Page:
Their minds are being polluted, perverted, and poisoned with nothing but negativism and pessimism, which is easy. It’s easy to be depressed. It’s easy to be fatalistic and down in the dumps. And it’s easy to take refuge in the fact that you have no confidence, that other people are better than you are. And this pessimism is being taught, it’s being ingrained in people during the formative years of their education. And what that means is, this country is being lied about to these people. Young people are being told lies and falsehoods about the absolute unique, wonderful, great, God-given opportunity to live in this country and be an American, and it just irritates me beyond my ability to express it.

So when an actor of an age that is similar to the people we’re talking about articulates what you and I not only believe, but know to be true, I’m curious. Now, again, I don’t know Ashton Kutcher, and I’ve never heard him opine on anything before, so I’m not trying to impugn at all. I’m actually trying to thank him and hope this keeps up. I know he’s a Democrat. As an actor, I know that he likes jobs, he likes working. That’s one thing, actors do like work because it isn’t steady, and most of the people do it because they love it and they want to do it. But I also know many actors and actresses become the people they portray.

How many instances are there of say Jessica Lange testifying before Congress on agriculture problems because she played a farm wife in a movie about the Dust Bowl? Now, Hollywood senators bring her up as an expert ’cause they want to meet actresses, too. So it’s entirely possible that Kutcher, exposed to Steve Jobs, playing the role of Jobs in this movie, had to absorb some of this. Maybe this is who he is. I’m not, again, impugning. But I do think that this is important. And it’s one of a series of little things happening out there that have not been happening in the past four and a half years that could signal a turn around of some kind.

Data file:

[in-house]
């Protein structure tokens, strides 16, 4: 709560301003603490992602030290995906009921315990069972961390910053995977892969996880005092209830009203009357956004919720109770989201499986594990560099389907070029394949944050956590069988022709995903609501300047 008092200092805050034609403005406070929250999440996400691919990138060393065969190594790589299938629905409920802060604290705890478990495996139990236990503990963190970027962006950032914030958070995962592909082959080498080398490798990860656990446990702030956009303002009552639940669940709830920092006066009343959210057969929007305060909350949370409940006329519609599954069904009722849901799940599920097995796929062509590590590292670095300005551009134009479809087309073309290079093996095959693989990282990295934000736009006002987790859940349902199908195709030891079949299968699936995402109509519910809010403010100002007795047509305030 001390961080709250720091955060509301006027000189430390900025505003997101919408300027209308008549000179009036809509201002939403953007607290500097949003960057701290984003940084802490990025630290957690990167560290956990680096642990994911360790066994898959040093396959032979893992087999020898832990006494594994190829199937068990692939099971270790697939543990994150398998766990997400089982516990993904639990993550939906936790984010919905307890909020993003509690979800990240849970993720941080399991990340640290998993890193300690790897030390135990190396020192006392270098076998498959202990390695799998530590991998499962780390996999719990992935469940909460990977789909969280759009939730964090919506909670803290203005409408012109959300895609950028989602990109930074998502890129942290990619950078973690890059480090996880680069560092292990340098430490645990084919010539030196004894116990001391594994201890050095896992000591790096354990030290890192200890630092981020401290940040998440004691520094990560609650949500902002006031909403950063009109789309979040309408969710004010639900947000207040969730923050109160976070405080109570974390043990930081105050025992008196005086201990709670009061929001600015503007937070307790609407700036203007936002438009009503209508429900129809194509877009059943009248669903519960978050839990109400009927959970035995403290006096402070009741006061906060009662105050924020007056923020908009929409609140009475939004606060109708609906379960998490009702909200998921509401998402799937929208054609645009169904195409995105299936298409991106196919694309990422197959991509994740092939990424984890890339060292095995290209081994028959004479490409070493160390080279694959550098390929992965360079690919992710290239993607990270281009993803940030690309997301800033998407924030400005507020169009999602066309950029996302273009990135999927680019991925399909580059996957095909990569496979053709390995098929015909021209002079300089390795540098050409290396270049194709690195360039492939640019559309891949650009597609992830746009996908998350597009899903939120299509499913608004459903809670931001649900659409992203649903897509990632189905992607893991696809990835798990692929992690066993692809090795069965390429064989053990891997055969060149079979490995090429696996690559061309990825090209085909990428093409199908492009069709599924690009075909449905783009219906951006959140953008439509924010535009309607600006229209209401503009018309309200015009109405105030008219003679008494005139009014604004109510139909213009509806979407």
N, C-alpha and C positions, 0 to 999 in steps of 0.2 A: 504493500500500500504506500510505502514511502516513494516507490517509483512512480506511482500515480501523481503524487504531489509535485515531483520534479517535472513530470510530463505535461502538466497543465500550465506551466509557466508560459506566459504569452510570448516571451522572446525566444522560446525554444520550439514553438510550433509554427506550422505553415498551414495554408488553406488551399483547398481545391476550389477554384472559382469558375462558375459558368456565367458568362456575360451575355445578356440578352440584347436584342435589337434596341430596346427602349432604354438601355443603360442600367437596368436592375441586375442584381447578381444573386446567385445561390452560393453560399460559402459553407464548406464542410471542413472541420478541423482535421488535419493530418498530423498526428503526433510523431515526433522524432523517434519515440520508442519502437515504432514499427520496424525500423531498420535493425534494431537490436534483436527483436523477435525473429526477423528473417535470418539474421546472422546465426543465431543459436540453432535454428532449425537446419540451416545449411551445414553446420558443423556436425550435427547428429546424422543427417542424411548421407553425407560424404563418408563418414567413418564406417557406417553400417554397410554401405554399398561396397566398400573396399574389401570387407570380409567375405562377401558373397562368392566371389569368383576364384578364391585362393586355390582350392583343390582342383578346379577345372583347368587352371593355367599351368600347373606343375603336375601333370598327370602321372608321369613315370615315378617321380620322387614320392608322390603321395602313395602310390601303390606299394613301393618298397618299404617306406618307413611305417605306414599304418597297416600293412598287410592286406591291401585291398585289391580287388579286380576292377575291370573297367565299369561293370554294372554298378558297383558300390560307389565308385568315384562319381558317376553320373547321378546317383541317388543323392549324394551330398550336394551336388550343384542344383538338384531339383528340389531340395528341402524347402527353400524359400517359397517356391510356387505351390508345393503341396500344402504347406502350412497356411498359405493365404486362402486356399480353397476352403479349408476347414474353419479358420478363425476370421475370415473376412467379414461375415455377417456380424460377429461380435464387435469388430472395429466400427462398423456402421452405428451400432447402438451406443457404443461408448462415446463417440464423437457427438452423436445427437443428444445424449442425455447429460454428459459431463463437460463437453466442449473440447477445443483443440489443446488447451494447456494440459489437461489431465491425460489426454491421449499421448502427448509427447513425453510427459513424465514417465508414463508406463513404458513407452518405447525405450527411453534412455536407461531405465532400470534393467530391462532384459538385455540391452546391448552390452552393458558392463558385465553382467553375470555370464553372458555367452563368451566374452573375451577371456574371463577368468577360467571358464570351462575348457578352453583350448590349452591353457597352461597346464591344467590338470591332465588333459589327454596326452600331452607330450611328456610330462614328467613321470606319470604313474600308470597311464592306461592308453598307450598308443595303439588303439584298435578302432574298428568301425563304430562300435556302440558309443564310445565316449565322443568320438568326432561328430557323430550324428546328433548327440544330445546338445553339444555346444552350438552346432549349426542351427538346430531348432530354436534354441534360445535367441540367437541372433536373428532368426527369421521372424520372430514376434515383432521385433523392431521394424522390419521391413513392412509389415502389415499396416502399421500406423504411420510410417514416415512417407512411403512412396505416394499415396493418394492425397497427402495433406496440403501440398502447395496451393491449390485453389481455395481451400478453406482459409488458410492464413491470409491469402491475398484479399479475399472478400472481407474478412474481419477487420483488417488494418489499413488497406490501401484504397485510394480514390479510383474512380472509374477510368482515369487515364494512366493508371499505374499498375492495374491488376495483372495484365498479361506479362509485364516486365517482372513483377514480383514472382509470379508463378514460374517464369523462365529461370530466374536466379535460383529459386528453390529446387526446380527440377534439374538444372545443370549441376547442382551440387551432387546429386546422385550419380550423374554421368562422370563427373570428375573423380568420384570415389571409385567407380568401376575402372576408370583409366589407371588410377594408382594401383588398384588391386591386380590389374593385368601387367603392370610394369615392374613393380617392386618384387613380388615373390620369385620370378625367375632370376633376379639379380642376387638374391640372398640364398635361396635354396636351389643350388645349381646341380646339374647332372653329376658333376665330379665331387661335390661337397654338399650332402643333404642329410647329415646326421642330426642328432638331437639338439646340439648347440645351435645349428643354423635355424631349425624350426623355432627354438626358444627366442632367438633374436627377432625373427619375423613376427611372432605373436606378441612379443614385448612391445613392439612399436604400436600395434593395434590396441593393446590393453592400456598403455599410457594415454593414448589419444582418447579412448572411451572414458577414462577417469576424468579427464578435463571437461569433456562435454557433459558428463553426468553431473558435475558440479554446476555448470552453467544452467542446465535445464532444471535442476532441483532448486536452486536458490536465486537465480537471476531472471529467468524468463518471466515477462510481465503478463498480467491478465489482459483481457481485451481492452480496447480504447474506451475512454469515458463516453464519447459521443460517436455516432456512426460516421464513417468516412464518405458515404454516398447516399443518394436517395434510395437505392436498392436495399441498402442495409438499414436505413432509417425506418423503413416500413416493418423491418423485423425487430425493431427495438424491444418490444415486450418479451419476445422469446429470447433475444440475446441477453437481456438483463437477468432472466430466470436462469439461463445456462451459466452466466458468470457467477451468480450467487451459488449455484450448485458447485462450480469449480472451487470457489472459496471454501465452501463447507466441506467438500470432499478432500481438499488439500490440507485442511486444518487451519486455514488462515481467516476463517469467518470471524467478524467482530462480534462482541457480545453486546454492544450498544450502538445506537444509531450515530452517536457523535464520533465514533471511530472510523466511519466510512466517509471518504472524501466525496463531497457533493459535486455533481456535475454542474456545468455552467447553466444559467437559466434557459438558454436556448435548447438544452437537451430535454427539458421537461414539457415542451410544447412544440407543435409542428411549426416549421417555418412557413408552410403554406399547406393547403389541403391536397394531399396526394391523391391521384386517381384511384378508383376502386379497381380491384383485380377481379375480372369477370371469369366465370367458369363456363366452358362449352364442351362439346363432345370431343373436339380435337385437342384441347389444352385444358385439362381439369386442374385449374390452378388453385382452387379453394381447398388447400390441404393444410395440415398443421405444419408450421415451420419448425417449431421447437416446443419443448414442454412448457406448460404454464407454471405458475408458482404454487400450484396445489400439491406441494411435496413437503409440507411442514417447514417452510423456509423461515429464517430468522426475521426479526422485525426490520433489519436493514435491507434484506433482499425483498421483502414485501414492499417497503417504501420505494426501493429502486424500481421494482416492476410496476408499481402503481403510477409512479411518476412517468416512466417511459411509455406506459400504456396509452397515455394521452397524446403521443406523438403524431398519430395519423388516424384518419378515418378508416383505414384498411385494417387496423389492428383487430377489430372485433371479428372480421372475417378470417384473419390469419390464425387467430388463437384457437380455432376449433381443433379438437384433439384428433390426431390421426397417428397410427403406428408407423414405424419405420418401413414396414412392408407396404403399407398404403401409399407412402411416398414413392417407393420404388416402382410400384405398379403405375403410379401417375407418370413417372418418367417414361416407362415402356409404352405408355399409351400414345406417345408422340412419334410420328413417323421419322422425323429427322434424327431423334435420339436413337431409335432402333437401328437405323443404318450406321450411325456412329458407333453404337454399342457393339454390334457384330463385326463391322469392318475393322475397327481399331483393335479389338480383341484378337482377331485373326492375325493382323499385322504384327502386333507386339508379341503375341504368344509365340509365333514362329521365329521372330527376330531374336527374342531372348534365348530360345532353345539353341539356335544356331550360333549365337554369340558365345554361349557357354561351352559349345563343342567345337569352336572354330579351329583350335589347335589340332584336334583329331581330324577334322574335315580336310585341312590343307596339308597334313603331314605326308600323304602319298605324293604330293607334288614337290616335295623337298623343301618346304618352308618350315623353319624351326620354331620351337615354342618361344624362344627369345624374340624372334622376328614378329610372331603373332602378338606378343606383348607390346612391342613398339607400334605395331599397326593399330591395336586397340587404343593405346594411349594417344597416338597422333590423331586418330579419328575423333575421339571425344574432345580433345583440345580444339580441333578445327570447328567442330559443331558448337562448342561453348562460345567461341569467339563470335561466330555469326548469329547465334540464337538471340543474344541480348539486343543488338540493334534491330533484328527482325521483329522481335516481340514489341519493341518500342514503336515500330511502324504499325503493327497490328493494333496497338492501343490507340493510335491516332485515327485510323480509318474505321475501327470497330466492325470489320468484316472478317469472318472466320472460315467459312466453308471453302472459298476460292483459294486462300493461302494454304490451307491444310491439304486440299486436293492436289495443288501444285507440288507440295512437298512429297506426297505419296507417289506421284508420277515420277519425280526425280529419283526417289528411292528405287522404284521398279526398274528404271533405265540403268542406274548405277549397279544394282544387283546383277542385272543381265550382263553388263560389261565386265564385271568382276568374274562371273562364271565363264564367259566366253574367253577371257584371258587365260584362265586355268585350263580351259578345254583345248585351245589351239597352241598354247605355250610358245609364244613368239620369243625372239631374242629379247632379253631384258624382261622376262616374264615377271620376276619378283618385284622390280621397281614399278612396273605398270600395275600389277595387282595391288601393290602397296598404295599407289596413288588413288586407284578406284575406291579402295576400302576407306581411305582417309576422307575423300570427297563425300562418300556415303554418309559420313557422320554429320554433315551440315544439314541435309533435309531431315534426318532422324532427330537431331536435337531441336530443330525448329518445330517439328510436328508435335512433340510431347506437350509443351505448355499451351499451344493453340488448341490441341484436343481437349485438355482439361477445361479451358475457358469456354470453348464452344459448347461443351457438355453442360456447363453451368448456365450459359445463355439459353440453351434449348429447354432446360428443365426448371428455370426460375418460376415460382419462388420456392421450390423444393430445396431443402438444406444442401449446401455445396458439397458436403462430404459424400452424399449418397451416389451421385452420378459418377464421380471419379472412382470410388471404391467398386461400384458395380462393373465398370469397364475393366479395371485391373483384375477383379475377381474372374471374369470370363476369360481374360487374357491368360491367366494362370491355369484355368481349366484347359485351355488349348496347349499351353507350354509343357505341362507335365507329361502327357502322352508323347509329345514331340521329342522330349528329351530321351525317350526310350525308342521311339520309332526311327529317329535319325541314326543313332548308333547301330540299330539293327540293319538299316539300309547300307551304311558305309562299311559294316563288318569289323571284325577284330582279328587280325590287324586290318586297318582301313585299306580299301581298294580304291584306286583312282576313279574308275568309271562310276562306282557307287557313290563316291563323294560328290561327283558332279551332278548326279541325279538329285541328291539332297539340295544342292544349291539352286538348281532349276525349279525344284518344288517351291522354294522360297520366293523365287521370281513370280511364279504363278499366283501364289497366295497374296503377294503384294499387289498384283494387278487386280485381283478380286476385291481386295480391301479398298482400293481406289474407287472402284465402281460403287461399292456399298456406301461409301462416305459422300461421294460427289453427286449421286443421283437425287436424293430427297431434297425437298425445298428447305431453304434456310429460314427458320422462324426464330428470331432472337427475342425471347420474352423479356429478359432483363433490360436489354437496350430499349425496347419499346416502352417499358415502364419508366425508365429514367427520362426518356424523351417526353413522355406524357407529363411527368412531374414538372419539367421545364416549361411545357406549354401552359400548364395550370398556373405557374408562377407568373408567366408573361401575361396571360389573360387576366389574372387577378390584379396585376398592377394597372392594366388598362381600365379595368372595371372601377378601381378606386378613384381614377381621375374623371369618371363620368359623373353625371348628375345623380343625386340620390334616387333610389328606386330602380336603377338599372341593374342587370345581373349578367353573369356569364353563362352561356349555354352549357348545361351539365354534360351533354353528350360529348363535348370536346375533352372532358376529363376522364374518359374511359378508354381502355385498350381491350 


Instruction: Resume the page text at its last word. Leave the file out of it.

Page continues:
Now, here’s the full quote. This is where he mentions the jobs. The quote that I played, the previous sound bite made it sound like he was just talking about there wasn’t an acting job that he’s had that he thought he was better than, but here he details the kind of work that he’s had and what he’s talking about.

KUTCHER: I believe that opportunity looks a lot like hard work. When I was 13 I had my first job with my dad carrying shingles up to the roof. And then I got a job washing dishes at a restaurant. And then I got a job in a grocery store deli. And then I got a job in a factory sweeping cheerio dust off the ground. And I’ve never had a job in my life that I was better than. I was always just lucky to have a job. And every job I had was a steppingstone to my next job, and I never quit my job until I had my next job. And so opportunities look a lot like work.

RUSH: So you can say what you want, but here’s a man, most of his fans think he was born on the red carpet. They think he was born married to Demi Moore. They think he was born on Two and a Half Men. And they’re finding out something entirely different, and it’s completely opposite to what they’re being taught elsewhere. So kudos to Ashton Kutcher. I’m sure by the time he hears about this I will be the devil incarnate, but regardless, kudos to him. Again, it was Sunday night at the Teen Choice Awards.